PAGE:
The work “Synagogue” is a frieze of 7 photographs portraying the mist-filled interior of a 19th century synagogue in Trnava. The synagogue no longer serves any religious function. It houses a small Jewish Memorial Museum run by the local Jewish community. Exhibits are kept in glass cases in the gallery. The empty space of the synagogue also serves as a space for the presentation of art with an emphasis on artistic events connected to the nature and history of the site.
In 1999 I was invited to Trnava for an installation of contemporary art in the space of the 19th century synagogue. The interior was filled with an artificial milky fog. Museum glass cases with old Jewish exhibits were covered with a half-transparent plastic sheet to protect them from the fog and decay. The gesture of protecting the exhibits - which represent Jewish tradition, religion and culture - was an important part of the installation.
I documented the foggy space on video. The photo-frieze “Synagogue” was made in 2003 from the video stills of this documentation, digitally prepared and composed as a frieze photograph. In the midst-shrouded synagogue interior, pale light contrasts with the occluded but still recognizable architecture. The fog gives the synagogue a nearly mystical luminescence whose symbolic and metaphorical expression is further heightened by the architecture. Besides highlighting the light that streams in through the ornate windows, the fog in the synagogue accentuates the historic architecture whose details are blurred as they recede towards a vanishing point. The luminescent after-images of the interior: characteristic windows, wooden sculpture columns, milk-white cases of exhibits, all evoke historical associations with a series of hazy images and specific bygone religious practices whose energy still strikes a chord in the contemporary viewer. The foggy view of the architecture and the exhibit cases of the Museum place the synagogue in the center. The synagogue is the hero of the work. “Synagogue” symbolizes the blurring of signs; it has traces of the past and the haziness of memory; it is a metaphor of evanescence and the passage of time.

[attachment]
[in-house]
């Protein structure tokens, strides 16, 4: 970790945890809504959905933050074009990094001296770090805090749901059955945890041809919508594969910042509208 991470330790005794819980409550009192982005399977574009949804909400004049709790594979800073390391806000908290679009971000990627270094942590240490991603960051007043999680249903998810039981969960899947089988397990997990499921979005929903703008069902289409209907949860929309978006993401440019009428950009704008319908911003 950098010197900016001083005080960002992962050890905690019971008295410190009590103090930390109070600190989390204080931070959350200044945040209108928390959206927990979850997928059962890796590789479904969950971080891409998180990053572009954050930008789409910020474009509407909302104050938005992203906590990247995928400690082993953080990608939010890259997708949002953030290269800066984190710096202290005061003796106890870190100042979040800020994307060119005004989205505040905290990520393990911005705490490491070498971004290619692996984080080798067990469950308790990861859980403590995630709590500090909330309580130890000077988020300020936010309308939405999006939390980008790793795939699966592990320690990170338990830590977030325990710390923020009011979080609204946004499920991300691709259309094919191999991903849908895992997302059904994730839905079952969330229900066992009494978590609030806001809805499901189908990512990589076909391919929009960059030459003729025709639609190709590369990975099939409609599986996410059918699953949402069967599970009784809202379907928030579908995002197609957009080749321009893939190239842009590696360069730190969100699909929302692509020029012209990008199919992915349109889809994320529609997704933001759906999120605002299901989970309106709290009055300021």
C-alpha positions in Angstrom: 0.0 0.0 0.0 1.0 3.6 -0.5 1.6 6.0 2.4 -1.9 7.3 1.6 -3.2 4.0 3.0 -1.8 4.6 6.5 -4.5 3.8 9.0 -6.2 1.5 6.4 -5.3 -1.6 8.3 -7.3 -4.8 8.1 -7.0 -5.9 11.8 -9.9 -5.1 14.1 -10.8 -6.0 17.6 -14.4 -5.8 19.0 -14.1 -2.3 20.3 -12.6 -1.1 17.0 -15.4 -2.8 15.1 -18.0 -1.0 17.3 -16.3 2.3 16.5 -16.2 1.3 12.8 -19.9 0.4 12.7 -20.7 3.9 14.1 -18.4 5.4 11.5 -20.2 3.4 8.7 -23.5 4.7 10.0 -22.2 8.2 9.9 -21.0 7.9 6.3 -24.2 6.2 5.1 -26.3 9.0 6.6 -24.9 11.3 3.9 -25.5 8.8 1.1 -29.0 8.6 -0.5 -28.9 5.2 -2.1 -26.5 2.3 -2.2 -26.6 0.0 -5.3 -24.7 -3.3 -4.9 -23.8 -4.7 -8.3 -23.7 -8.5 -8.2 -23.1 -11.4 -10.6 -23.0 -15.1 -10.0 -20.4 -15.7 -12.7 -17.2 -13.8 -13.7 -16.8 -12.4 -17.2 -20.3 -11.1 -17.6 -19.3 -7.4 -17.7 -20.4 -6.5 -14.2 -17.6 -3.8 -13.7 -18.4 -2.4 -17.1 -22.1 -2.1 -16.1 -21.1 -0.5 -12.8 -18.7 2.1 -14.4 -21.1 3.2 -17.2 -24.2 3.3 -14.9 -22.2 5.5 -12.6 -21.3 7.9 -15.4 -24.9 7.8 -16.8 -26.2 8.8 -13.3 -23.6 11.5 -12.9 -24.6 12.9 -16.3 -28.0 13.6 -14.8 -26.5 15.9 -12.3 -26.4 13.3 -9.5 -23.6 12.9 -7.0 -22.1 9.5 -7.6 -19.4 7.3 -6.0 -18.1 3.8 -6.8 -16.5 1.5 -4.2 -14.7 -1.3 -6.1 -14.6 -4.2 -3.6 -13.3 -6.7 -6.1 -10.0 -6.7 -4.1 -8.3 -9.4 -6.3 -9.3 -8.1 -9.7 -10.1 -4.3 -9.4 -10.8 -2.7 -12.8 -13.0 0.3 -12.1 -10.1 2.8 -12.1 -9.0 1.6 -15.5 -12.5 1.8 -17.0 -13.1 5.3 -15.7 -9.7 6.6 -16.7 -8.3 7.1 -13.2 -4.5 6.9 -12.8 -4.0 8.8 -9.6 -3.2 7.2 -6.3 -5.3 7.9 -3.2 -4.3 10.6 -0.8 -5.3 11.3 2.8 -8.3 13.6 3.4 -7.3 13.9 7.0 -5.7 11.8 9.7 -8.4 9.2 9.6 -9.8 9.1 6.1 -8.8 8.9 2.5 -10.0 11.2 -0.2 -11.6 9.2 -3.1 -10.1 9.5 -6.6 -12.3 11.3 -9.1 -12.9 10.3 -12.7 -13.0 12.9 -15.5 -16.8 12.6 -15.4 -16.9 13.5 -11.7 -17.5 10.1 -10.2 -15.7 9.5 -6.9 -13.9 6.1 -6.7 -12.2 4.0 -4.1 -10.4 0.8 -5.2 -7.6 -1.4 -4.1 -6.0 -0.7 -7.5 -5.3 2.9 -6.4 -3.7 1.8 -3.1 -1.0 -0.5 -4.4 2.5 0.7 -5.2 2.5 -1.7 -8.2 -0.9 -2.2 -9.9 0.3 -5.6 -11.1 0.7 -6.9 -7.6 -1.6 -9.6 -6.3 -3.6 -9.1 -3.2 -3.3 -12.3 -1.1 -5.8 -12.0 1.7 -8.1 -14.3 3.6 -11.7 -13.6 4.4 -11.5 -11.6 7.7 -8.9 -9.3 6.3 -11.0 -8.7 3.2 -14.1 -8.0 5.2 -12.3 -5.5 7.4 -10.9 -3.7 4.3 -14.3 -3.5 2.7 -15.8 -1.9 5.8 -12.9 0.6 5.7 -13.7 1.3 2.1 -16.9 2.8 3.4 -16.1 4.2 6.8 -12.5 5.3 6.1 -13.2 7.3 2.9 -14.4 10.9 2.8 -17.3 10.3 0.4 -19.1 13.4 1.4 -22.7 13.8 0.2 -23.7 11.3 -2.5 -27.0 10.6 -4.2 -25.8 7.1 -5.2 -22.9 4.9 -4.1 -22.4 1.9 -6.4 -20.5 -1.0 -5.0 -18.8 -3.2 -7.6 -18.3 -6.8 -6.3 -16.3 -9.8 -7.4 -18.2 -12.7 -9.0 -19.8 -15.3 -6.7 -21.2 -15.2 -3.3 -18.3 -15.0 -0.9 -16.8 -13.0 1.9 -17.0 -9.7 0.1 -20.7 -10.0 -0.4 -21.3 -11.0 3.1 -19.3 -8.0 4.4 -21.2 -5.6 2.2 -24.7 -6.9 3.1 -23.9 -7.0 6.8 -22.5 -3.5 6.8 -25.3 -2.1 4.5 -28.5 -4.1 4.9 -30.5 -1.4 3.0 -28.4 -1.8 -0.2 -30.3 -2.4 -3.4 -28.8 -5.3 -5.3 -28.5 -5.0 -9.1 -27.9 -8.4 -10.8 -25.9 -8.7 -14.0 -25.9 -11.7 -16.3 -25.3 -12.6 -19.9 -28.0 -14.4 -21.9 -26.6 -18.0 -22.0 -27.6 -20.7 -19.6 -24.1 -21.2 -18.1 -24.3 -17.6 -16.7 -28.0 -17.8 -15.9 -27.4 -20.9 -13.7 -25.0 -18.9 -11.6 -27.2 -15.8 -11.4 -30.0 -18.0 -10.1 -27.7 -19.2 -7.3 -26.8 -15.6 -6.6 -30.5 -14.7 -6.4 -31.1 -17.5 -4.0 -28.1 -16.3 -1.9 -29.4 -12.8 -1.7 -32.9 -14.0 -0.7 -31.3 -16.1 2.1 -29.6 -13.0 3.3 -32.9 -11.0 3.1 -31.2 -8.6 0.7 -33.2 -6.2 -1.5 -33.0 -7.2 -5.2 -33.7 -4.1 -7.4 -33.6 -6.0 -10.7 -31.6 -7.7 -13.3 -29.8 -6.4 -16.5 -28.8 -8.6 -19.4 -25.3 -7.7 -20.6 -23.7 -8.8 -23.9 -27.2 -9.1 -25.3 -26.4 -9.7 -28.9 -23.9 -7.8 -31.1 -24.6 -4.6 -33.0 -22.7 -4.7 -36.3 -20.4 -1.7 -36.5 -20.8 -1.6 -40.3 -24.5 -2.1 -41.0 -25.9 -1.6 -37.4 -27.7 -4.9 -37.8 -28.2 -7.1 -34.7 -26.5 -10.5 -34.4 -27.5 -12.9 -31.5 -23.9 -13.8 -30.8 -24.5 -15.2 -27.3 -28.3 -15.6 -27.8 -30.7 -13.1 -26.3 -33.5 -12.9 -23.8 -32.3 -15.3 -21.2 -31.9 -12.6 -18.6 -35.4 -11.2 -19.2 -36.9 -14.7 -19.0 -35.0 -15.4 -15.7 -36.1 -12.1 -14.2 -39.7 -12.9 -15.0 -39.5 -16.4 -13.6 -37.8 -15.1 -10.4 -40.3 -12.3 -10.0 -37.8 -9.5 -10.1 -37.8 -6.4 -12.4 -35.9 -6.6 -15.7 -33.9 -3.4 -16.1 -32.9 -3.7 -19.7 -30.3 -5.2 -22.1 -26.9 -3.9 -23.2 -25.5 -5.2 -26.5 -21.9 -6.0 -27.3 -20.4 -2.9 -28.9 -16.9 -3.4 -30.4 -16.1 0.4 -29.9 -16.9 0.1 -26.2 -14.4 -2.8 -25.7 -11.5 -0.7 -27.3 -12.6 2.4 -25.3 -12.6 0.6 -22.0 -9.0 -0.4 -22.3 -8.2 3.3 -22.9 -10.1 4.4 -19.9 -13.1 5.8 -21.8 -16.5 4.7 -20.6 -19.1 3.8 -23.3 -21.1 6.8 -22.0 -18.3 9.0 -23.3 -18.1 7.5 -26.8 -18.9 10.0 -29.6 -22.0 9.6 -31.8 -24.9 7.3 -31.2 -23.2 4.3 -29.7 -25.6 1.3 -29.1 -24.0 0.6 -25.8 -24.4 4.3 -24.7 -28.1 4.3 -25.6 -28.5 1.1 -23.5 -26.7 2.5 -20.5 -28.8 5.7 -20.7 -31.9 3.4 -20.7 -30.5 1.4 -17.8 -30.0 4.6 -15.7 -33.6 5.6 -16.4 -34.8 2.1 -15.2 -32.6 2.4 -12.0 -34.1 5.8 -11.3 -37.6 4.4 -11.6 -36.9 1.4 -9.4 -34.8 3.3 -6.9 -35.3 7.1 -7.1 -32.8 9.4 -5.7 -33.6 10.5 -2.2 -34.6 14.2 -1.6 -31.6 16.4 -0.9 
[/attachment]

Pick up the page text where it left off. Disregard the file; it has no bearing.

Placed in the idiom of contemporary art, the work seems to gain new meanings. At once material and immaterial, captured in the disappearing and dispersed misty haze, the photo frieze “Synagogue” occupies a space between past and present, traditional Jewish culture and contemporary art, light and matter.